Supplementary Material

The Supplementary Material for this article can be found online at:


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Keywords: Cretaceous—Paleogene boundary, leaf mass per area (LMA), mass extinction, paleobotanical analysis, Denver Basin, Williston Basin, leaf economic spectrum (LES), Castle Rock

Citation: Butrim MJ, Royer DL, Miller IM, Dechesne M, Neu-Yagle N, Lyson TR, Johnson KR and Barclay RS (2022) No Consistent Shift in Leaf Dry Mass per Area Across the Cretaceous—Paleogene Boundary. Front. Plant Sci. 13:894690. doi: 10.3389/fpls.2022.894690

Received: 12 March 2022; Accepted: 10 May 2022;
Published: 16 June 2022.

Edited by:

Julian Schrader, University of Göttingen, Germany

Reviewed by:

Harald Schneider, Xishuangbanna Tropical Botanical Garden (CAS), China
Keith Berry, Hoehne School District RE-3, United States

Copyright © 2022 Butrim, Royer, Miller, Dechesne, Neu-Yagle, Lyson, Johnson and Barclay. This is an open-access article distributed under the terms of the Creative Commons Attribution License (CC BY). The use, distribution or reproduction in other forums is permitted, provided the original author(s) and the copyright owner(s) are credited and that the original publication in this journal is cited, in accordance with accepted academic practice. No use, distribution or reproduction is permitted which does not comply with these terms.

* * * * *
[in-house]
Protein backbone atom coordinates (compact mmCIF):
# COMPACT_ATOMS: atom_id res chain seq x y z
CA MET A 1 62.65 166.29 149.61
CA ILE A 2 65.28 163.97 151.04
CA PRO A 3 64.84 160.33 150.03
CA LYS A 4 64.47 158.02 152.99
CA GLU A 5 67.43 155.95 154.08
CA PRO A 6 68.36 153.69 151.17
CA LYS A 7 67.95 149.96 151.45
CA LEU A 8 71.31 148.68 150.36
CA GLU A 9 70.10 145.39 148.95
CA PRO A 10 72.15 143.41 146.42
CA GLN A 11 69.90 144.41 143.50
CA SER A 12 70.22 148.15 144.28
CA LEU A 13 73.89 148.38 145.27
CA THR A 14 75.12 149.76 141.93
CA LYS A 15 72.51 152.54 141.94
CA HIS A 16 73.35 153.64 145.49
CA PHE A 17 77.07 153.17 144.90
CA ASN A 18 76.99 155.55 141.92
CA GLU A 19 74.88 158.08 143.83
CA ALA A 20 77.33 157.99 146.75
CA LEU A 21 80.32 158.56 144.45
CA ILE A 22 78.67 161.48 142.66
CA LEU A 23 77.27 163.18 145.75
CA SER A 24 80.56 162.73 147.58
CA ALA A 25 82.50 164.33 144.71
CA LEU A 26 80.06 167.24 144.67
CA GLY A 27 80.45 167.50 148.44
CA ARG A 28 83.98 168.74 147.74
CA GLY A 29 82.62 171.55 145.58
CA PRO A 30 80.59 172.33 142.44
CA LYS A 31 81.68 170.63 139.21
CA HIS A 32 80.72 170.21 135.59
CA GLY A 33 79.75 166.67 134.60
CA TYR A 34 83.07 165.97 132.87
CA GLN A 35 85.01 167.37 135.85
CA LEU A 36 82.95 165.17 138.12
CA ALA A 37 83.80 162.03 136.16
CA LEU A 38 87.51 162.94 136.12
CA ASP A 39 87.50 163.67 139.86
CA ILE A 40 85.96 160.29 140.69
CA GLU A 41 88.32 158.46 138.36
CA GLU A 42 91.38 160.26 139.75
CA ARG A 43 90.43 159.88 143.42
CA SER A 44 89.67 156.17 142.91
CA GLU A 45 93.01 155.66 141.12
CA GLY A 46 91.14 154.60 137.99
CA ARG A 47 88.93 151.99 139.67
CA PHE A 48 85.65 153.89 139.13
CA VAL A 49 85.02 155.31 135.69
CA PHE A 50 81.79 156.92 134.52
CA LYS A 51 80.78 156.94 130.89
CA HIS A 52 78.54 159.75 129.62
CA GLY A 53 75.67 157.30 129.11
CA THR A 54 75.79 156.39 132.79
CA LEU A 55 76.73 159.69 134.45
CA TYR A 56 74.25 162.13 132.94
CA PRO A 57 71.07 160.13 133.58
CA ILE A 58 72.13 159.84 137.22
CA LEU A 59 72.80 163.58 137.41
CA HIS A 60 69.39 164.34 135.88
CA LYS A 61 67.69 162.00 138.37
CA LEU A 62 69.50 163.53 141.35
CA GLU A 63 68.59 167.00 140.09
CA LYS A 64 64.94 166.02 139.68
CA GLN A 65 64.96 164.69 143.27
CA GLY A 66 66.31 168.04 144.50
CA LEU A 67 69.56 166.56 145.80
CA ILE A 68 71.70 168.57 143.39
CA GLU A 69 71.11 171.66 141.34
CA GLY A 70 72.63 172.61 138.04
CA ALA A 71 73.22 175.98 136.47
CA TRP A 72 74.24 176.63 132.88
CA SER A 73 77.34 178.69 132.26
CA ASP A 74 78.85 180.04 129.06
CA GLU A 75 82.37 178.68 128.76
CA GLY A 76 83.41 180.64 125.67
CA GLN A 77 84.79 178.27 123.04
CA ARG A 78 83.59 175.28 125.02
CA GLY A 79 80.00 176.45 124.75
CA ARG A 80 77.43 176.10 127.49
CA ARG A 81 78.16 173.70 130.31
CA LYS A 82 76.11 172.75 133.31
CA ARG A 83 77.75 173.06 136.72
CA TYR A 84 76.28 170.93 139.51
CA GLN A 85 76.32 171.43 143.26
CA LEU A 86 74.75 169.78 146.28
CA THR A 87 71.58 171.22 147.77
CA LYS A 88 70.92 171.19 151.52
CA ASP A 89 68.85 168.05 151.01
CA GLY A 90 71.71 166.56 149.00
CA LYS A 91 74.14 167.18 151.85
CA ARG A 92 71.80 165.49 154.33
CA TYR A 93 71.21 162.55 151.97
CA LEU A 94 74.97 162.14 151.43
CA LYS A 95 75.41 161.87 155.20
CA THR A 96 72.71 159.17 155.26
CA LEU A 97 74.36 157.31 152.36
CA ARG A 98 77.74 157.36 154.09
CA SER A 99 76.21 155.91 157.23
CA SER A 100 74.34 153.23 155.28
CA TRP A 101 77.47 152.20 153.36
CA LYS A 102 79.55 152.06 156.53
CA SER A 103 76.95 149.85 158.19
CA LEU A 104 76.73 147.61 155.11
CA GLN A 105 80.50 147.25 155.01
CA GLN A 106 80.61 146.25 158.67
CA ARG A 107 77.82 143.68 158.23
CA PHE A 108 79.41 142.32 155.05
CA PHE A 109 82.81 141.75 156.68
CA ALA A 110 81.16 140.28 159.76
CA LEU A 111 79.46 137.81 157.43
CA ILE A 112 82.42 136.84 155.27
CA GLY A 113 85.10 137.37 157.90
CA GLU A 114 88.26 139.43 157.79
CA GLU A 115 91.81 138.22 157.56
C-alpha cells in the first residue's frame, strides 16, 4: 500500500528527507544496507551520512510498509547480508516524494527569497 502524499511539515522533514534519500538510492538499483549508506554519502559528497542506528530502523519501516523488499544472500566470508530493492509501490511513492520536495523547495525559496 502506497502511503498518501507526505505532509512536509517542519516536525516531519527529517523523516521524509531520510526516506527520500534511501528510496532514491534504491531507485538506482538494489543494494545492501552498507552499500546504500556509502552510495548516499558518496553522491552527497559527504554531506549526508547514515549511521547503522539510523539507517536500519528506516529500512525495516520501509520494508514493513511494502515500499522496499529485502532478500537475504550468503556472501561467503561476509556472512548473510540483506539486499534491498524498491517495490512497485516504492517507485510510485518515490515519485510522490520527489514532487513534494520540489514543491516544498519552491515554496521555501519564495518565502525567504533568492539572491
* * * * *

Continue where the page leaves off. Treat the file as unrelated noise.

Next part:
*Correspondence: Matthew J. Butrim,

Disclaimer: All claims expressed in this article are solely those of the authors and do not necessarily represent those of their affiliated organizations, or those of the publisher, the editors and the reviewers. Any product that may be evaluated in this article or claim that may be made by its manufacturer is not guaranteed or endorsed by the publisher.